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Protest
Washington-area librarians protested the subpoena in front of Kramerbooks & afterwords

Starr subpoena of Lewinsky's book purchases raises outcry, questions

From CNN Correspondent Carl Rochelle

WASHINGTON (CNN) -- Reaction to Ken Starr's subpoenas for a list of books Monica Lewinsky purchased from two Washington book stores has ranged from outrage to a puzzlement: "Can they do that?" everyone seems to be asking.

And now, there's a legal reaction: DC's Kramerbooks & afterwords, along with the national chain Barnes and Noble, has filed motions to halt what some see as justifiable requests.

"We're not talking about idle government curiosity here," says Richard Willard, a former assistant attorney general. "We're talking about a criminal investigation where there are serious charges that have been made of obstruction of justice and tampering with witnesses and people."


"No information about any customer has been turned over to any government agency or office including Mr. Starr's."
-- William Kramer, Kramerbooks


First reports, including the name of at least one book that Lewinsky had purchased, made it appear that one of the stores had given up without a fight -- something both vendors strongly denied.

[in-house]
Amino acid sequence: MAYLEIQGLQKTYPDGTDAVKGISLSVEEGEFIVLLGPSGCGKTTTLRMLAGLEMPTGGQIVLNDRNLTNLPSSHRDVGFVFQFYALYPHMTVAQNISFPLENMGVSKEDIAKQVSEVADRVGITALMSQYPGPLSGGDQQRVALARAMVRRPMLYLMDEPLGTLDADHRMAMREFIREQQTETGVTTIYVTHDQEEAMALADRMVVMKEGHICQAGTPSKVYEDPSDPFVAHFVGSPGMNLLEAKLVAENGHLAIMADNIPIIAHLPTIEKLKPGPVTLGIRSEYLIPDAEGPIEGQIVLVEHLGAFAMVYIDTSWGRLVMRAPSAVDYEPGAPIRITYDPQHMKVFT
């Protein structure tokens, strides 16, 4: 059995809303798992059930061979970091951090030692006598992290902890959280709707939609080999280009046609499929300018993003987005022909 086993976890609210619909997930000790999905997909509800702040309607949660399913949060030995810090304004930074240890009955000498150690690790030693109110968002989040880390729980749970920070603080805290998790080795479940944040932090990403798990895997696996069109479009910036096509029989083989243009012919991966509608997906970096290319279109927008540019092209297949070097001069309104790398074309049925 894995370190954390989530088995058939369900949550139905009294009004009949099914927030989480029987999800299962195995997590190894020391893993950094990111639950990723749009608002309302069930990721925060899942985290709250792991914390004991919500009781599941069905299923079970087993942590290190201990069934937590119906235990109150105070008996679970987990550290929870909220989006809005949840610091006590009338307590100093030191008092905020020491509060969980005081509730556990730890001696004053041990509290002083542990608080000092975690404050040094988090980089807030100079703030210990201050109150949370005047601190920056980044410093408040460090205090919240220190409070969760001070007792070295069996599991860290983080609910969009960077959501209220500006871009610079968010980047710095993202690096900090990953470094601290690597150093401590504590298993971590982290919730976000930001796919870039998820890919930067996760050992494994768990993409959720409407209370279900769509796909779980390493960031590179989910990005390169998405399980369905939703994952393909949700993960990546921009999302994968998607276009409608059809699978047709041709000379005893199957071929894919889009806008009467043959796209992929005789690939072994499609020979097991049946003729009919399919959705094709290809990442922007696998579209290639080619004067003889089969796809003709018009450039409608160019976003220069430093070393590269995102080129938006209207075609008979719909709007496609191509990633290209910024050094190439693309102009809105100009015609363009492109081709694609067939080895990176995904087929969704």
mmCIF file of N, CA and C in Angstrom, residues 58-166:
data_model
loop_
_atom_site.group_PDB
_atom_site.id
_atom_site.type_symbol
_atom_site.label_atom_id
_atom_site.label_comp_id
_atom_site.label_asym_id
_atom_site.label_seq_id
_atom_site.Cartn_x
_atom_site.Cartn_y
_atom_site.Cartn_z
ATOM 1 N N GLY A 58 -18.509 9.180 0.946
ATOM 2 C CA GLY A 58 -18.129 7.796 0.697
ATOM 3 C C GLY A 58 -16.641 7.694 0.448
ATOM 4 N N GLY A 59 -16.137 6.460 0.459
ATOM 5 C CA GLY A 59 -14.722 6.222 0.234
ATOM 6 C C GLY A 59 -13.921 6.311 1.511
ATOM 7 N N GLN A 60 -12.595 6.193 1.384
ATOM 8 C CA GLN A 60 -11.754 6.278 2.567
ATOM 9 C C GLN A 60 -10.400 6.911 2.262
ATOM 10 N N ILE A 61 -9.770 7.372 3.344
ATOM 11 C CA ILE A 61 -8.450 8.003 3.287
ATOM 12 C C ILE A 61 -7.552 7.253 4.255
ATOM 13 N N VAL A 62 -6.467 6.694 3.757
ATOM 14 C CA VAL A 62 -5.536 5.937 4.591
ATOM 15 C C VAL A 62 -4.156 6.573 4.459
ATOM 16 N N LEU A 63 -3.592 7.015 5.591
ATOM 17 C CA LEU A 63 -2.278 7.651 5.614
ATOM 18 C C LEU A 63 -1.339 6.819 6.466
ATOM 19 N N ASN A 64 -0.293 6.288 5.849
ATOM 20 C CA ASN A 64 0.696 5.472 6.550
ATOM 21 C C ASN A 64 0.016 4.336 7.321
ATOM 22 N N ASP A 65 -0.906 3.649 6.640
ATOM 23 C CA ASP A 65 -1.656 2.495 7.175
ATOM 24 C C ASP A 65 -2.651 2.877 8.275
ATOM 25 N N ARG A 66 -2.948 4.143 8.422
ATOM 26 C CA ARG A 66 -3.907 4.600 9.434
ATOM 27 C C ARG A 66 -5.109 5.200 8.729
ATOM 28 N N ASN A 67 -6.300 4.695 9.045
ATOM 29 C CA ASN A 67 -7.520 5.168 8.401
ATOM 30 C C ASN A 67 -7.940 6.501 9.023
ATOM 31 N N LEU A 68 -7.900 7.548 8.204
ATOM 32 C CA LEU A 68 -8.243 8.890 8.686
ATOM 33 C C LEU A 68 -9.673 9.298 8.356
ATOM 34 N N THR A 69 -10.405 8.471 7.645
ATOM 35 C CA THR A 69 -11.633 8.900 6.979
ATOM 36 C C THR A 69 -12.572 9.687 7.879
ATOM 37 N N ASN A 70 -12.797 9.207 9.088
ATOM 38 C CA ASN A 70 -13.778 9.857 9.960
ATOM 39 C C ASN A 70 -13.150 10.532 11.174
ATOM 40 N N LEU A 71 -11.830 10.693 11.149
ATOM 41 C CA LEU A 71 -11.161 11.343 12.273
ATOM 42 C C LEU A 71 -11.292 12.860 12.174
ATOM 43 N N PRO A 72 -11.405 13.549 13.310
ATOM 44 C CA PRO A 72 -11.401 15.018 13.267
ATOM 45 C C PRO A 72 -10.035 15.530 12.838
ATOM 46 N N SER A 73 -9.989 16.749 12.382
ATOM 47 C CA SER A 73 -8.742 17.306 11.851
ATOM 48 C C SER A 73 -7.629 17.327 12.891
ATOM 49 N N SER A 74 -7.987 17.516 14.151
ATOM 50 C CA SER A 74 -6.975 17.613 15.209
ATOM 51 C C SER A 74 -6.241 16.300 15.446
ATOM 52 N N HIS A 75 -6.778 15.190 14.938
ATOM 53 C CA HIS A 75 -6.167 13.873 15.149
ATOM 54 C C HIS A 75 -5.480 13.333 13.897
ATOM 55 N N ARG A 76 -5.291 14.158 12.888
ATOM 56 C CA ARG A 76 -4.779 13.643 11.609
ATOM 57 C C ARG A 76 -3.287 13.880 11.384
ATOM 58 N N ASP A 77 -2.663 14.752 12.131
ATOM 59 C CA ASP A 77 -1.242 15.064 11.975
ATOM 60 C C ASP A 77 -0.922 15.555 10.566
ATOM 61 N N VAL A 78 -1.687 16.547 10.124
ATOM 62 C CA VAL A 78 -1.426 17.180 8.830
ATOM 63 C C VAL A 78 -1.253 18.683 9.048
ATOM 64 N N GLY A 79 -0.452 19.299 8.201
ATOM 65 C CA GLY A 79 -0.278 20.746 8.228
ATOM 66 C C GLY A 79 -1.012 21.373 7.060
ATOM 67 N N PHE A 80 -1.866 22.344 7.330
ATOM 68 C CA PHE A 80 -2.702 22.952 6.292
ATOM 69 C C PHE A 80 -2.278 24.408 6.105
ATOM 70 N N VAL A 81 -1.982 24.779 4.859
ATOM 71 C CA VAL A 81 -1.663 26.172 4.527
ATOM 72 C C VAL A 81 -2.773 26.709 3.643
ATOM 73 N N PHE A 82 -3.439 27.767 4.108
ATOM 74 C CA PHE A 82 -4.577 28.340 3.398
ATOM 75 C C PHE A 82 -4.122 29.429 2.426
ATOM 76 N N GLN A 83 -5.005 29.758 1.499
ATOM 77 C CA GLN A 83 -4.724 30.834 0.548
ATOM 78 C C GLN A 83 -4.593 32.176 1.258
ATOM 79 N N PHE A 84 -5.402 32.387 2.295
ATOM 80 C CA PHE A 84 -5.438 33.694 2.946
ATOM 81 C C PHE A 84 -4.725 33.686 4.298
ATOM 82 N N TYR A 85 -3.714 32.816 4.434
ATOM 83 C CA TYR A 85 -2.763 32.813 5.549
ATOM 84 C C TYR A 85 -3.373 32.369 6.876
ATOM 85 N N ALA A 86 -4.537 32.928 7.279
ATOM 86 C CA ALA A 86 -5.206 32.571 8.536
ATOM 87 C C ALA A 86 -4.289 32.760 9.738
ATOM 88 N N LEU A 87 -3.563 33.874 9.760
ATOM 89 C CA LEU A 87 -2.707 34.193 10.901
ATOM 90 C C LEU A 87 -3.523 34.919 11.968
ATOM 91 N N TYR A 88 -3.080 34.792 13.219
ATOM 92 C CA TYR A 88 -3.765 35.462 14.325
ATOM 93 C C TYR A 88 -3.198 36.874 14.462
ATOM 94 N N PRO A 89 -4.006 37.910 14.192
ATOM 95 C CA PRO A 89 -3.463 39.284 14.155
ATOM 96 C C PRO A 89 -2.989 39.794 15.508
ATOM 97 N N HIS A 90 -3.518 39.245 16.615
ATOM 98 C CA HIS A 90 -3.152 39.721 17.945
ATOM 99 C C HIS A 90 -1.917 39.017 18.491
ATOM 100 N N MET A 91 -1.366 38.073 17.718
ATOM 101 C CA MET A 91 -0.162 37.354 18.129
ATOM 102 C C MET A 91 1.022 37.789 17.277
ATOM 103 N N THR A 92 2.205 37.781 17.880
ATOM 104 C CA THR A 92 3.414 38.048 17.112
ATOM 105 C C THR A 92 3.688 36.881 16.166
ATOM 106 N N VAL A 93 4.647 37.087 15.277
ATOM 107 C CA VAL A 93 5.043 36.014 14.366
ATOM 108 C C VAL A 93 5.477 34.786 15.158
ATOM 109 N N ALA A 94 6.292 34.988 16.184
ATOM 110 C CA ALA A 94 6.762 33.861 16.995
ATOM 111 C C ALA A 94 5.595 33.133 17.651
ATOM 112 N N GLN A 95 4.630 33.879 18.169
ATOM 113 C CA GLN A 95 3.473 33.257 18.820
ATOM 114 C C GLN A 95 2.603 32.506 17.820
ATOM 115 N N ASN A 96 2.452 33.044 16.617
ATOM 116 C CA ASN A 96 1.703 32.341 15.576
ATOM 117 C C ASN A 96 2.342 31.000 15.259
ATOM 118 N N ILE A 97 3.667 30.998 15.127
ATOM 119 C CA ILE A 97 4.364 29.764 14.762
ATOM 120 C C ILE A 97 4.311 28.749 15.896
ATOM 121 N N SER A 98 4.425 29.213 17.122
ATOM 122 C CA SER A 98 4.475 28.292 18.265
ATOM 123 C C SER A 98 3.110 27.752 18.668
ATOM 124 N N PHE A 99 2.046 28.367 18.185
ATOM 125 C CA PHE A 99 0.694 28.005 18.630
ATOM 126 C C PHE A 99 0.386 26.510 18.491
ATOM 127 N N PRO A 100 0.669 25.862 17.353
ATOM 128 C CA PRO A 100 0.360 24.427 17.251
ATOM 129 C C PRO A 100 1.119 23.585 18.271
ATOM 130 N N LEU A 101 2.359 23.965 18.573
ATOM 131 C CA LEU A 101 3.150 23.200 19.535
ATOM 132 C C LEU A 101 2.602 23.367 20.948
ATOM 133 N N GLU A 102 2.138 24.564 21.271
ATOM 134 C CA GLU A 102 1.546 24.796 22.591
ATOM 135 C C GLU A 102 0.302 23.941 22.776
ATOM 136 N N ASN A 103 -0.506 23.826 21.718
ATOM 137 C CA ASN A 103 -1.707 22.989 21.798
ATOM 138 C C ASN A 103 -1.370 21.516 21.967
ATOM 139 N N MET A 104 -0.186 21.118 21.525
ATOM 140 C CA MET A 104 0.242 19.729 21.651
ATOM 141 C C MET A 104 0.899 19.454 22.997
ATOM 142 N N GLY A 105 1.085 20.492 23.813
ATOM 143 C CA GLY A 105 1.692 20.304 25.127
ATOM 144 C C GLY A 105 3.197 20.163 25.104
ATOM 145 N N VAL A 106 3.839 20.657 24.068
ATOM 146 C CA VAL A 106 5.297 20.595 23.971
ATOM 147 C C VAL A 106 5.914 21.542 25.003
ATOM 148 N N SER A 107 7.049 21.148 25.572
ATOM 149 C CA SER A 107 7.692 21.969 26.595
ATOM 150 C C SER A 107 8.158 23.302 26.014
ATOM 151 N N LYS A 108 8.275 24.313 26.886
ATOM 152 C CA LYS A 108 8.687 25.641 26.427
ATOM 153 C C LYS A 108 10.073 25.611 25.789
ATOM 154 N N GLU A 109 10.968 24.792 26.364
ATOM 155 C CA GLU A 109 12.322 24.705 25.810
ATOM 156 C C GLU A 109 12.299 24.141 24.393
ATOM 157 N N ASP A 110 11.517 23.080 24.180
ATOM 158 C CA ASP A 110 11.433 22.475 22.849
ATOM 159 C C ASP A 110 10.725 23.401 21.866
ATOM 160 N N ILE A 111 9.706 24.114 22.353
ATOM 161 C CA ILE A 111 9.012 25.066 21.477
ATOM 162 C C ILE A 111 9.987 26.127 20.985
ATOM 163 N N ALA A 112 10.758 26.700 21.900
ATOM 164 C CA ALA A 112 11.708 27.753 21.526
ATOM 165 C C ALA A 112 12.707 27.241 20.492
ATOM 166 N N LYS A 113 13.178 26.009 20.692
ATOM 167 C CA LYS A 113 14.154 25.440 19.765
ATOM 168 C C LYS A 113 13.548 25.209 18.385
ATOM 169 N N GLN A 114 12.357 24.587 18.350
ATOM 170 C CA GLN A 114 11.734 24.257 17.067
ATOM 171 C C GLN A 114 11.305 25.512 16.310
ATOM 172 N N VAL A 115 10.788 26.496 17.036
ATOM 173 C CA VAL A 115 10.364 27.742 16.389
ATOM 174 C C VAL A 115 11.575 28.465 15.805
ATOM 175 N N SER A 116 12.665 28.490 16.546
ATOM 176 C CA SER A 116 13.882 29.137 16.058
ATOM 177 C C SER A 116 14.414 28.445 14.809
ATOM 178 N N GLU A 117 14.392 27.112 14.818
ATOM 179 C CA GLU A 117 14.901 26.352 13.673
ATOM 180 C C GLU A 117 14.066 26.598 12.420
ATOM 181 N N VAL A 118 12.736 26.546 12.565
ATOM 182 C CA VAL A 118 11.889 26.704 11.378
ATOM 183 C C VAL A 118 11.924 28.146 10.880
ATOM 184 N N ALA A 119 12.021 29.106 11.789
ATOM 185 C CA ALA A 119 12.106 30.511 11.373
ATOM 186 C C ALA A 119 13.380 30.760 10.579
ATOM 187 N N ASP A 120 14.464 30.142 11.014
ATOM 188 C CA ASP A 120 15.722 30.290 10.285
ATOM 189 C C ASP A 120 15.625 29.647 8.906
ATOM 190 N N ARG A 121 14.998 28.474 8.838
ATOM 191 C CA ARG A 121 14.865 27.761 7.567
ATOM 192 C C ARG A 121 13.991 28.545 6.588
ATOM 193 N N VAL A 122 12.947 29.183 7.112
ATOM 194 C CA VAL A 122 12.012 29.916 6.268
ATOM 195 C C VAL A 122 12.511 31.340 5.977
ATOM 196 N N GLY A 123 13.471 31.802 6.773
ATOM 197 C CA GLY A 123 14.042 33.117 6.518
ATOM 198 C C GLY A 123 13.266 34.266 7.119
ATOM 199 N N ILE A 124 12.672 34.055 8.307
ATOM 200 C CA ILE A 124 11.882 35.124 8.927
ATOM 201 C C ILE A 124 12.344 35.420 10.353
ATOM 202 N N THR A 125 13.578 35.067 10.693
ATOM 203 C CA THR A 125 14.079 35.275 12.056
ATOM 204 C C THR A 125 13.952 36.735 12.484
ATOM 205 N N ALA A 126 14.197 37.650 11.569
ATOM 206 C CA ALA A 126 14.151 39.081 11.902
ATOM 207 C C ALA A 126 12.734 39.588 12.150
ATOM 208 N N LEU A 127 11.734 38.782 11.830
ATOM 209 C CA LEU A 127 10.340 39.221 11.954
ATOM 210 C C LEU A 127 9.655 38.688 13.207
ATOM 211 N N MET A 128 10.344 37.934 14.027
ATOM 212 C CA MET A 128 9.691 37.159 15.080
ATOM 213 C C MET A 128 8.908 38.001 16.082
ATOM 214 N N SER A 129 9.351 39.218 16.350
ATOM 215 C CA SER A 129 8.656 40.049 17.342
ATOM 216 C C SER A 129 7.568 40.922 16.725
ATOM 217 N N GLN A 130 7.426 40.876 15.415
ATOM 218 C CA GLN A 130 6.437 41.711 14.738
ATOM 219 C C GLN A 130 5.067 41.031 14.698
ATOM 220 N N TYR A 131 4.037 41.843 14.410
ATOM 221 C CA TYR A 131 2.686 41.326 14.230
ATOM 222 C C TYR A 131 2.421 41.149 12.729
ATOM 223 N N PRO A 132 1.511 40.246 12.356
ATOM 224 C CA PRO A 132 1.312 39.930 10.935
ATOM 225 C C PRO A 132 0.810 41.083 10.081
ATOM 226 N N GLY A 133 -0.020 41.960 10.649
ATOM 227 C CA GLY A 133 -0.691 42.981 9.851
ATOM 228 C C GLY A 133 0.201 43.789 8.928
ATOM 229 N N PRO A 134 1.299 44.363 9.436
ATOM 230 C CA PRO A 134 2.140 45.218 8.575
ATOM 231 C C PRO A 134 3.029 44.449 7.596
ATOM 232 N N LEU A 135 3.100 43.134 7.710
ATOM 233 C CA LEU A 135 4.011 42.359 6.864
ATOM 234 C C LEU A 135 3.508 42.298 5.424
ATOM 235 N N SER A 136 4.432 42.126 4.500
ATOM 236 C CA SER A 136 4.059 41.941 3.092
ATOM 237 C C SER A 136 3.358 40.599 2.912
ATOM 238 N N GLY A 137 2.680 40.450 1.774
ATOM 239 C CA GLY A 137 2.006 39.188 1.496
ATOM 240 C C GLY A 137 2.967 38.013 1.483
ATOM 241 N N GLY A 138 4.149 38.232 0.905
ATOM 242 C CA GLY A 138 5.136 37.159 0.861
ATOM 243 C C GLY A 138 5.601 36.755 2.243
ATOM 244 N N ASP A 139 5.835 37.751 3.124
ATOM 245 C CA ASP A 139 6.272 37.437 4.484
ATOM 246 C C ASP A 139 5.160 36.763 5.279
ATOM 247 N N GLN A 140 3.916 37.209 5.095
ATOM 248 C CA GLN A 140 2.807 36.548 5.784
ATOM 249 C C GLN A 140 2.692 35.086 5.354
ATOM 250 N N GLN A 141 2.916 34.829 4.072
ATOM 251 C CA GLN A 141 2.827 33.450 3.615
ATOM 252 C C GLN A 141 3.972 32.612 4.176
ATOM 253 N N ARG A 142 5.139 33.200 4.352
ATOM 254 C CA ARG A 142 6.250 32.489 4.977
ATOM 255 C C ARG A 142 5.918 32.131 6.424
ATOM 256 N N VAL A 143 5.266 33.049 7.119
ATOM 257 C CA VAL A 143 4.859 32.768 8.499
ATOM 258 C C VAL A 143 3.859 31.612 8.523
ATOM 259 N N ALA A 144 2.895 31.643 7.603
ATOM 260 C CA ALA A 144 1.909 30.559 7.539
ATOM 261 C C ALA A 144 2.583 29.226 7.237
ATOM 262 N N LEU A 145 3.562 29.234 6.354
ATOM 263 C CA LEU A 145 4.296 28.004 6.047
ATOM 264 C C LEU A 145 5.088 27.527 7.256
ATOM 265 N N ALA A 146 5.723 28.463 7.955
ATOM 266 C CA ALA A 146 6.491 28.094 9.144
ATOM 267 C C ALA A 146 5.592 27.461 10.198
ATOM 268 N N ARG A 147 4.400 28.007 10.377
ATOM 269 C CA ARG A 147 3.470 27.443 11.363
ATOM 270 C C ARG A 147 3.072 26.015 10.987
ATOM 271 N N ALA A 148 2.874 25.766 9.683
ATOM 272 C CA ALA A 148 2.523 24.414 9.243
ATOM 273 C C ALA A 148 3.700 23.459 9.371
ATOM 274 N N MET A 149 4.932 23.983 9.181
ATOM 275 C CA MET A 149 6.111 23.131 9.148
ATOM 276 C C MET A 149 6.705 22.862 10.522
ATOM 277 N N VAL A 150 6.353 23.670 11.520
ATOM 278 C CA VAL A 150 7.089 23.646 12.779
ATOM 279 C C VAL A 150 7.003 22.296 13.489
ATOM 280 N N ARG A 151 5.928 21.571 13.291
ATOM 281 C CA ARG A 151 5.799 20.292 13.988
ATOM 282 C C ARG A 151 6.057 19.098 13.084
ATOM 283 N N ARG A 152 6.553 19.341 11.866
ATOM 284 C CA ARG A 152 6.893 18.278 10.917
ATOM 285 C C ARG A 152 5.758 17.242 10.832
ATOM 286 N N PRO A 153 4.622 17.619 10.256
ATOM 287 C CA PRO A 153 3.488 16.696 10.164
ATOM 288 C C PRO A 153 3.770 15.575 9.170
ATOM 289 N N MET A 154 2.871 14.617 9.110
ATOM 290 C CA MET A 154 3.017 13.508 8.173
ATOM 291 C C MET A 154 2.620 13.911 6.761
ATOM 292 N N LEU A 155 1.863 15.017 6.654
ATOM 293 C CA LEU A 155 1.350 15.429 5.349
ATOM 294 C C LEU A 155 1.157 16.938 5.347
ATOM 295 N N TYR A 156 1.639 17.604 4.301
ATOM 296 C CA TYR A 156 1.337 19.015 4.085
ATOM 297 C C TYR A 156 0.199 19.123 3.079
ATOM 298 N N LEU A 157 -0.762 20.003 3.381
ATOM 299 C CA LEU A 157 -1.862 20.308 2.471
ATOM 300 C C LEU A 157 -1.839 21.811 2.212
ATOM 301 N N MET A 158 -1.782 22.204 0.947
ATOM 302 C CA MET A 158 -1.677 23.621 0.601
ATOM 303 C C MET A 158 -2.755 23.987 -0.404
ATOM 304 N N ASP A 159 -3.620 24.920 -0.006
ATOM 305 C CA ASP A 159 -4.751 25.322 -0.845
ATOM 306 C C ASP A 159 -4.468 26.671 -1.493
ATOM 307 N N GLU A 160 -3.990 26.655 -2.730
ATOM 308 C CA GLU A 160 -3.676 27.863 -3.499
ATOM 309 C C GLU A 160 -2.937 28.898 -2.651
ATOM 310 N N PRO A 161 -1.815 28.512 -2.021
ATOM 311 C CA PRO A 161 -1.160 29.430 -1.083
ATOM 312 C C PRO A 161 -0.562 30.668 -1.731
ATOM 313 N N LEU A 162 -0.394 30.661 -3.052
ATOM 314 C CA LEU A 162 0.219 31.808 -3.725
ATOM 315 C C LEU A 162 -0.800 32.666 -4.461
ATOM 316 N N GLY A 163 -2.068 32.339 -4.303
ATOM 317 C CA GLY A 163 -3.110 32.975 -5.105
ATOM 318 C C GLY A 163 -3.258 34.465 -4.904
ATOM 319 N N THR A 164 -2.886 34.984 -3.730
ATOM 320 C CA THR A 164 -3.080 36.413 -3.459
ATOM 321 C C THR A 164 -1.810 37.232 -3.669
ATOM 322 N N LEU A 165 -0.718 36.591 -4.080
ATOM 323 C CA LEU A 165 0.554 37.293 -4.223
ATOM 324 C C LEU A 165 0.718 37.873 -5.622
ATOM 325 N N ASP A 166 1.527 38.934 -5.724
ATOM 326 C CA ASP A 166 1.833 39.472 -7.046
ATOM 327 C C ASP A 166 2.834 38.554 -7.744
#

"No information about any customer has been turned over to any government agency or office including Mr. Starr's. I repeat, we have not turned over any information," says William Kramer of Kramerbooks.

Sources familiar with the Starr investigation say they already knew what Lewinsky was reading from the search she permitted of her apartment. The real goal, CNN is told, is corroboration of alleged gifts, and purchase dates.

Starr
CNN/Time AllPolitics:
More on Starr's investigation

Still, Starr's action triggered concern about personal privacy rights and that has galvanized booksellers nationwide. "The constitutional harm here is the chilling effect on all of us -- all readers in terms of what we're free to read," says Ann Kappler, attorney for American Booksellers Association. "Why should we go into a bookstore and read books, get a list of books, if we think it's going to be free to the government to look into."

The government can justify subpoenaes of records of almost any purchases -- from CDs to recipes, claiming it as part of an investigation. So if you really don't want big brother to know what you're buying, pay cash.



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